Paris: A proud detachment of Indian troops on Tuesday led thousands of French comrades down the Champs Elysees in Paris for the annual military parade to mark the Bastille Day national holiday.
The 400 soldiers filed down the elegant venue under the eyes of Prime Minister Manmohan Singh, invited by French President Nicolas Sarkozy to mark France’s strategic relationship with the world’s biggest democracy.
Dressed in ceremonial uniforms of red and black headdress, cummerbunds and white putees and gloves, the Indians marched from the Arc de Triomphe to the presidential stand at the end of the 1.5-kilometre (one mile) parade.
Drawn from the Army, Navy and the Air Force, the contingent paraded to the sound of Indian martial music played by a 90-member band in a ceremony shown live by all Indian television news channels.
French Air Force jets flew overhead, releasing trails of red, white and blue smoke to represent the colours of the French flag, and the parade came to a close with parachutists floating down on to the Place des Invalides.
Singh and Sarkozy were joined in the presidential stand by the French President’s pop star wife Carla Bruni, Cambodian Prime Minister Hun Sen, German President Horst Koehler and other dignitaries.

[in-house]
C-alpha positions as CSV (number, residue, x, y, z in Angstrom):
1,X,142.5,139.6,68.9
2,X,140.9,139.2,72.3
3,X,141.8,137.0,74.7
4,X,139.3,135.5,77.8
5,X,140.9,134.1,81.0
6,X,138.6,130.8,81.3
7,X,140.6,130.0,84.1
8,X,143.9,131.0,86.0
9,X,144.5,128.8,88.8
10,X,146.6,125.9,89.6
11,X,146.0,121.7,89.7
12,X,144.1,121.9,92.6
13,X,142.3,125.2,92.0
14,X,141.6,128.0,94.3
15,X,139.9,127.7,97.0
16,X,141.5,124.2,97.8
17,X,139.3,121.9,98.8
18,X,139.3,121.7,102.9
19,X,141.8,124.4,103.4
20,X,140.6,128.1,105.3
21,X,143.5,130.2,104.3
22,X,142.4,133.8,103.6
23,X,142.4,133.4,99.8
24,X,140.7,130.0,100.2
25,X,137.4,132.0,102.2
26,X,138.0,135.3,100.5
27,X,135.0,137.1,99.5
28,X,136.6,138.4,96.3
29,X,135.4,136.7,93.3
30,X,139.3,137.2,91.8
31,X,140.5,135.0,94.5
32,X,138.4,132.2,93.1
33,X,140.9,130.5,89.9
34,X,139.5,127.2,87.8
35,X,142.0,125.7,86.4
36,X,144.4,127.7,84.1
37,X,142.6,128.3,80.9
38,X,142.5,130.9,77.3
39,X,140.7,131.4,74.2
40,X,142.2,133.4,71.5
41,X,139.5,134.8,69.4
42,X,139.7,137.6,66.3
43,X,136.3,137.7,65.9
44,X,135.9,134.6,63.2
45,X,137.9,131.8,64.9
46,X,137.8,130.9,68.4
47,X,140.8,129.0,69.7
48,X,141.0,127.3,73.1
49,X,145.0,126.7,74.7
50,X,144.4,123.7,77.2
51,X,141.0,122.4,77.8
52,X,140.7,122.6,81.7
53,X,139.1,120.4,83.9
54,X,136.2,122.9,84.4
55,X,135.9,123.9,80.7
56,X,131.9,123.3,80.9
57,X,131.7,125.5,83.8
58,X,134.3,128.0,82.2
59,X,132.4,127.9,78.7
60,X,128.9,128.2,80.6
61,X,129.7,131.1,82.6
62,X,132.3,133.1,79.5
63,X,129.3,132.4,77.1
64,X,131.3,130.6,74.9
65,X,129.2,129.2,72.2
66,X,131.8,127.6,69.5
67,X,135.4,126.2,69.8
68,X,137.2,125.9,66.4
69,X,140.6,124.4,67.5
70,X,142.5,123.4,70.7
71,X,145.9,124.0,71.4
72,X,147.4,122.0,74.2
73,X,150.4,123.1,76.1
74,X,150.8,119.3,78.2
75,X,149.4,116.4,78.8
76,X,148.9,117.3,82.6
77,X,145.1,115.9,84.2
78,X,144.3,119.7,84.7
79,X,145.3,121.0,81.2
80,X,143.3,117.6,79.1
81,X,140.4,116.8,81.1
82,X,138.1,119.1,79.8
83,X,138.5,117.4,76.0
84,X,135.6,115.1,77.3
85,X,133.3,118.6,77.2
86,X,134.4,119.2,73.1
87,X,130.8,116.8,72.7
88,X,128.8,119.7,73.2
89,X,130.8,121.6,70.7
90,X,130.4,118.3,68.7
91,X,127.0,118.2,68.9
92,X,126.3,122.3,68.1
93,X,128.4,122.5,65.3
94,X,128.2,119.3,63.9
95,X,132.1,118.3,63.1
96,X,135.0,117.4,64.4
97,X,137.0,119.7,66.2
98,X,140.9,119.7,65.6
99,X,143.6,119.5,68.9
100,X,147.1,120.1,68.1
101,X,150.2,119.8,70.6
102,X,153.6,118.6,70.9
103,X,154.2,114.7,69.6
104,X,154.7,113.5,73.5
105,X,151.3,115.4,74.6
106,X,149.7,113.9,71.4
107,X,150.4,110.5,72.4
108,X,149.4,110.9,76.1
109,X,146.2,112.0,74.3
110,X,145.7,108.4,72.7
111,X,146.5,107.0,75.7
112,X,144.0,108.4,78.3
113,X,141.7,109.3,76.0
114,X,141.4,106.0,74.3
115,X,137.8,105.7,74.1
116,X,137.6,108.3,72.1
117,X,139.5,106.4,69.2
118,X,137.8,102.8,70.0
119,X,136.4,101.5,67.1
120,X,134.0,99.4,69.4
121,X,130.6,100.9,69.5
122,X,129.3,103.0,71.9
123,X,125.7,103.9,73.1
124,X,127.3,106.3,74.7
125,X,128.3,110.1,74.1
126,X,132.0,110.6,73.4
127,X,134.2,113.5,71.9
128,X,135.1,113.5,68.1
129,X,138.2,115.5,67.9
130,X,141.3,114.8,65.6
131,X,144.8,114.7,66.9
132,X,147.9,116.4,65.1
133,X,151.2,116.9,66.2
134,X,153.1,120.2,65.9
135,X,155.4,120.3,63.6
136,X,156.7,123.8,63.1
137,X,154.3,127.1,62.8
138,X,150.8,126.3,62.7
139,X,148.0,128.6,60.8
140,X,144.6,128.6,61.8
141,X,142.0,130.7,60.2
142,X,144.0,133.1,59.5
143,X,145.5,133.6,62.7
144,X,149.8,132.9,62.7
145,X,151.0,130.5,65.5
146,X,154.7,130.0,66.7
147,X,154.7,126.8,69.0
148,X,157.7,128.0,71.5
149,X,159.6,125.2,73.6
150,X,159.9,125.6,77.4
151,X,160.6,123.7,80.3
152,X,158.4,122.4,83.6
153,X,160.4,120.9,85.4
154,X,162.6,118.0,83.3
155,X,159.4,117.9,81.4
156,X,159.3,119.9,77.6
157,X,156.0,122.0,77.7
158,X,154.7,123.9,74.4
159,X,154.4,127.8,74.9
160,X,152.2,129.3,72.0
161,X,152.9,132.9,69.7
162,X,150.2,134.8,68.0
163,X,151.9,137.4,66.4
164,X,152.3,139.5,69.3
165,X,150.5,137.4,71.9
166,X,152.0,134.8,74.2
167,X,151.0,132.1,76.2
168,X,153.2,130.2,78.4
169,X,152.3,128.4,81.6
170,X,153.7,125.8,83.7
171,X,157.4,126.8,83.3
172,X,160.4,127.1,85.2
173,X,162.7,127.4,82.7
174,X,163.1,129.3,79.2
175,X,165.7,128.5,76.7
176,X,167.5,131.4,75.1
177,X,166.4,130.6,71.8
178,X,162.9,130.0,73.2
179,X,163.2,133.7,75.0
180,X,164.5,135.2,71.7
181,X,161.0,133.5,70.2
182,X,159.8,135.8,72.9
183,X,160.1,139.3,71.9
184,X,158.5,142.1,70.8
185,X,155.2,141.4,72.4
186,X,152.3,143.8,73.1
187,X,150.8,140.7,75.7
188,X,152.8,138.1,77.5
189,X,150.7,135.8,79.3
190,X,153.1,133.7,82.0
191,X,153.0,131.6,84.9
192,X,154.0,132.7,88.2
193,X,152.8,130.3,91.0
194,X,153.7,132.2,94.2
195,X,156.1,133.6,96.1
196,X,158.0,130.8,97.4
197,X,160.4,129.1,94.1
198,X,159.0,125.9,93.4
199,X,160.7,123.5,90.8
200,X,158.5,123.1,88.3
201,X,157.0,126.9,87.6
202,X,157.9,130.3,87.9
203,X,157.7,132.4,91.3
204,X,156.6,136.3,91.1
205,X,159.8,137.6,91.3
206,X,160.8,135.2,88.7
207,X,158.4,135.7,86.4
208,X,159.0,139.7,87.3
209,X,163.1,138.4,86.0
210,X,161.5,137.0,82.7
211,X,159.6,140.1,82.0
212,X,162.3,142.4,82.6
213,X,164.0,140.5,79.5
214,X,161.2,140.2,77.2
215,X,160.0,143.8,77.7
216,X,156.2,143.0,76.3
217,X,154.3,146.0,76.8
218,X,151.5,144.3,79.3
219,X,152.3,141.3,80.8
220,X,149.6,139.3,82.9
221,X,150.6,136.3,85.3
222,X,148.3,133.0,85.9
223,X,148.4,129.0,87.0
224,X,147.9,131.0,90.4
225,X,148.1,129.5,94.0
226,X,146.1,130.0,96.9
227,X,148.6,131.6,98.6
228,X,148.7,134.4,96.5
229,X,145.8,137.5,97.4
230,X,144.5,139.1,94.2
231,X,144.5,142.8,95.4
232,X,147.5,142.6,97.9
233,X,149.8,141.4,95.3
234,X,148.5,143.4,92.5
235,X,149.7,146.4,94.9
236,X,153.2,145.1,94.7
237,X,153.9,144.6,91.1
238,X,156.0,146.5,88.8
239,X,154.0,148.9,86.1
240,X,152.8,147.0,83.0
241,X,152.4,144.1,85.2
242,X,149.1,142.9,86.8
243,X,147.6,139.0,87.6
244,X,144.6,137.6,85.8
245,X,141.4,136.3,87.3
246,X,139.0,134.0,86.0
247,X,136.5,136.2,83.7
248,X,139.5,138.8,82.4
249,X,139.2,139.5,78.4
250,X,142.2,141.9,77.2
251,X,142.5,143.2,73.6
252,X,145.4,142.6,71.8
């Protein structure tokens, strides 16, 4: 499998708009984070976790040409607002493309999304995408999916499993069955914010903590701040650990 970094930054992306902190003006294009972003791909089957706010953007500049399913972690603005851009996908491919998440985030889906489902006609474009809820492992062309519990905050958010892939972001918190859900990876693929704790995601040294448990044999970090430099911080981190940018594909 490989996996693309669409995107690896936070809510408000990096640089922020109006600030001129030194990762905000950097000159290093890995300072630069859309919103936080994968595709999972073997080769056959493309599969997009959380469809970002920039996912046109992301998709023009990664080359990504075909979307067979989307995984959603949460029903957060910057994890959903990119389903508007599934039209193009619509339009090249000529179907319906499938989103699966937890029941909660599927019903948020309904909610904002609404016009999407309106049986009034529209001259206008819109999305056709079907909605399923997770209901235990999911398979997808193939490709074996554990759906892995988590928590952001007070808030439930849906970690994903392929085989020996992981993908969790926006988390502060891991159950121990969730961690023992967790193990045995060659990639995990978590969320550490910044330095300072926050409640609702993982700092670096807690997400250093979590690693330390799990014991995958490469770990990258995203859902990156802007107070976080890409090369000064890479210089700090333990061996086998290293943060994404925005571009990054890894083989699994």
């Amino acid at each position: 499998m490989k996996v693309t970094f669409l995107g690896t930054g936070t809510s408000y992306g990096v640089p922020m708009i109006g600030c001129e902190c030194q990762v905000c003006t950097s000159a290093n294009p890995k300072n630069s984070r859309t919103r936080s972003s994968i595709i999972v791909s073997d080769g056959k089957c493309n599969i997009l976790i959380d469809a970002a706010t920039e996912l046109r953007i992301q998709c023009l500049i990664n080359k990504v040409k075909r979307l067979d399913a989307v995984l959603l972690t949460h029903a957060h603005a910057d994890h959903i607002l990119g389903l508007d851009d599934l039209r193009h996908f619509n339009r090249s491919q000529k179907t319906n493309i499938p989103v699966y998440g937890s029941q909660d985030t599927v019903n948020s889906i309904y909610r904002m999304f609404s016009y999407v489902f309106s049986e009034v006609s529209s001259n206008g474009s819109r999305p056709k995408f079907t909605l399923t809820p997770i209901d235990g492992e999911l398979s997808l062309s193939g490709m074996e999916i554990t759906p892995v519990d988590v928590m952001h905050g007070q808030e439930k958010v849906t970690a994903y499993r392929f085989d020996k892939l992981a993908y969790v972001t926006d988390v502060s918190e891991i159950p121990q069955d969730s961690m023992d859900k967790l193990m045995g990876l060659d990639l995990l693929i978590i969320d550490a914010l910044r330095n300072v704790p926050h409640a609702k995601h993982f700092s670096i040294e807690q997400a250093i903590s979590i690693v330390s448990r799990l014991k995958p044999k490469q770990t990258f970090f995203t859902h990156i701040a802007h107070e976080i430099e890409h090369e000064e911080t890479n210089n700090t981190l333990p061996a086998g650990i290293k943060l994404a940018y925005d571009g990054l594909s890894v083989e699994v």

After watching the parade Sarkozy and his wife went among the huge crowds to shake hands and chat with members of the public before heading back to the presidential Elysee palace for the traditional garden party.
Inviting Indian soldiers to take part in the Bastille Day march for the first time shows that Paris wants to emphasize its close relations with India.
France is one of the key arms suppliers to the Indian military, and French firm Areva has signed a draft accord for the sale of up to six nuclear reactors to the country.
Among the French soldiers marching in the Bastille Day parade, units who have recently returned from operations abroad - in places like Afghanistan, Kosovo and Lebanon - were given prominent positions.
The Bastille Day march has been held under heightened security since an attempted attack on president Jacques Chirac in 2002.
It is held each year on 14 July, the anniversary of the storming of the Bastille fortress in Paris by revolutionaries in 1789, the symbolic starting point of the movement that led to the first French republic.
Celebrations are held across the country, with the biggest event this year likely to be a free concert by French rock icon Johnny Hallyday at the foot of the Eiffel Tower.
Up to 800,000 people were expected at the gig on the Champ de Mars park, which will close with a fireworks display to mark the 120th anniversary of the tower, police said.
Bastille Day has also become an occasion for disaffected youths from bleak suburban housing projects to express their frustration with high unemployment rates and what they see as France’s failure to integrate ethnic minorities.
They burned 317 vehicles and wounded 13 police officers overnight across the country on the eve of the national holiday, police said on Tuesday.
By 6:00 am (0400 GMT), police headquarters in Paris had recorded 317 burnt out cars - up 6.7% on 2008 - and 240 arrests, almost double the total for the same period last year.
These numbers were expected to increase as fresh reports came in.